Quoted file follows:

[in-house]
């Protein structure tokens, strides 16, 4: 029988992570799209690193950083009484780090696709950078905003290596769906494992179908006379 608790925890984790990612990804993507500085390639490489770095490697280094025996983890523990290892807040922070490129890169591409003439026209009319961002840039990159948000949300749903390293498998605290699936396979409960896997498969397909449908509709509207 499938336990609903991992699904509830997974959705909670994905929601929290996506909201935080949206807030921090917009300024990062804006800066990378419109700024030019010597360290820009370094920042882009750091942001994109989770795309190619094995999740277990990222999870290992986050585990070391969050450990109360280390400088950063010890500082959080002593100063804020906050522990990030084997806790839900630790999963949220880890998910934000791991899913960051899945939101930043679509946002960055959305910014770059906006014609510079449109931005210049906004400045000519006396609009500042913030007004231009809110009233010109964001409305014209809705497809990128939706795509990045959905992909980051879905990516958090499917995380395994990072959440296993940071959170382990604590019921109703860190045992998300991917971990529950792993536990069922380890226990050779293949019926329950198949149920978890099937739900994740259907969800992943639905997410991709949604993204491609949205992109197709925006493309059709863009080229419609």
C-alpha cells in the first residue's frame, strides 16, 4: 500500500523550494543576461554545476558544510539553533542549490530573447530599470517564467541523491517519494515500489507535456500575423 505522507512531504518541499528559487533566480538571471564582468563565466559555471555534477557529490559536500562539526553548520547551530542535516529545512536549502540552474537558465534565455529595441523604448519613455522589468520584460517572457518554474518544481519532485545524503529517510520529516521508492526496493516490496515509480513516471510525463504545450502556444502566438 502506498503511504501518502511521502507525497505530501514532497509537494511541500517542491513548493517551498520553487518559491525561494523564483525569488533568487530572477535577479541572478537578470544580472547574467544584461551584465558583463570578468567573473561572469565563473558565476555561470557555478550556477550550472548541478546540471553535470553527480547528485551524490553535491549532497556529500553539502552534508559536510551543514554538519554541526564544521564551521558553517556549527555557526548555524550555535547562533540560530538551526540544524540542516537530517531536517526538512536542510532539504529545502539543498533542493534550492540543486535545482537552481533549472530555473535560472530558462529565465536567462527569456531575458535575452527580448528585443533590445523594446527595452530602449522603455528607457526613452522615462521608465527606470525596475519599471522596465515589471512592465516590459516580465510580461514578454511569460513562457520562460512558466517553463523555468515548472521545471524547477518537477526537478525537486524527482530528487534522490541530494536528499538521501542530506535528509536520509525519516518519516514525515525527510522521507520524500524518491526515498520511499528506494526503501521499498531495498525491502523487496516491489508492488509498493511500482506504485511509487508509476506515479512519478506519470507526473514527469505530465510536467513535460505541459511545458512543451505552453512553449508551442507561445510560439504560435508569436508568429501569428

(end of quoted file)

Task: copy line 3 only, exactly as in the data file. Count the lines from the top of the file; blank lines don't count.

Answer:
C-alpha cells in the first residue's frame, strides 16, 4: 500500500523550494543576461554545476558544510539553533542549490530573447530599470517564467541523491517519494515500489507535456500575423 505522507512531504518541499528559487533566480538571471564582468563565466559555471555534477557529490559536500562539526553548520547551530542535516529545512536549502540552474537558465534565455529595441523604448519613455522589468520584460517572457518554474518544481519532485545524503529517510520529516521508492526496493516490496515509480513516471510525463504545450502556444502566438 502506498503511504501518502511521502507525497505530501514532497509537494511541500517542491513548493517551498520553487518559491525561494523564483525569488533568487530572477535577479541572478537578470544580472547574467544584461551584465558583463570578468567573473561572469565563473558565476555561470557555478550556477550550472548541478546540471553535470553527480547528485551524490553535491549532497556529500553539502552534508559536510551543514554538519554541526564544521564551521558553517556549527555557526548555524550555535547562533540560530538551526540544524540542516537530517531536517526538512536542510532539504529545502539543498533542493534550492540543486535545482537552481533549472530555473535560472530558462529565465536567462527569456531575458535575452527580448528585443533590445523594446527595452530602449522603455528607457526613452522615462521608465527606470525596475519599471522596465515589471512592465516590459516580465510580461514578454511569460513562457520562460512558466517553463523555468515548472521545471524547477518537477526537478525537486524527482530528487534522490541530494536528499538521501542530506535528509536520509525519516518519516514525515525527510522521507520524500524518491526515498520511499528506494526503501521499498531495498525491502523487496516491489508492488509498493511500482506504485511509487508509476506515479512519478506519470507526473514527469505530465510536467513535460505541459511545458512543451505552453512553449508551442507561445510560439504560435508569436508568429501569428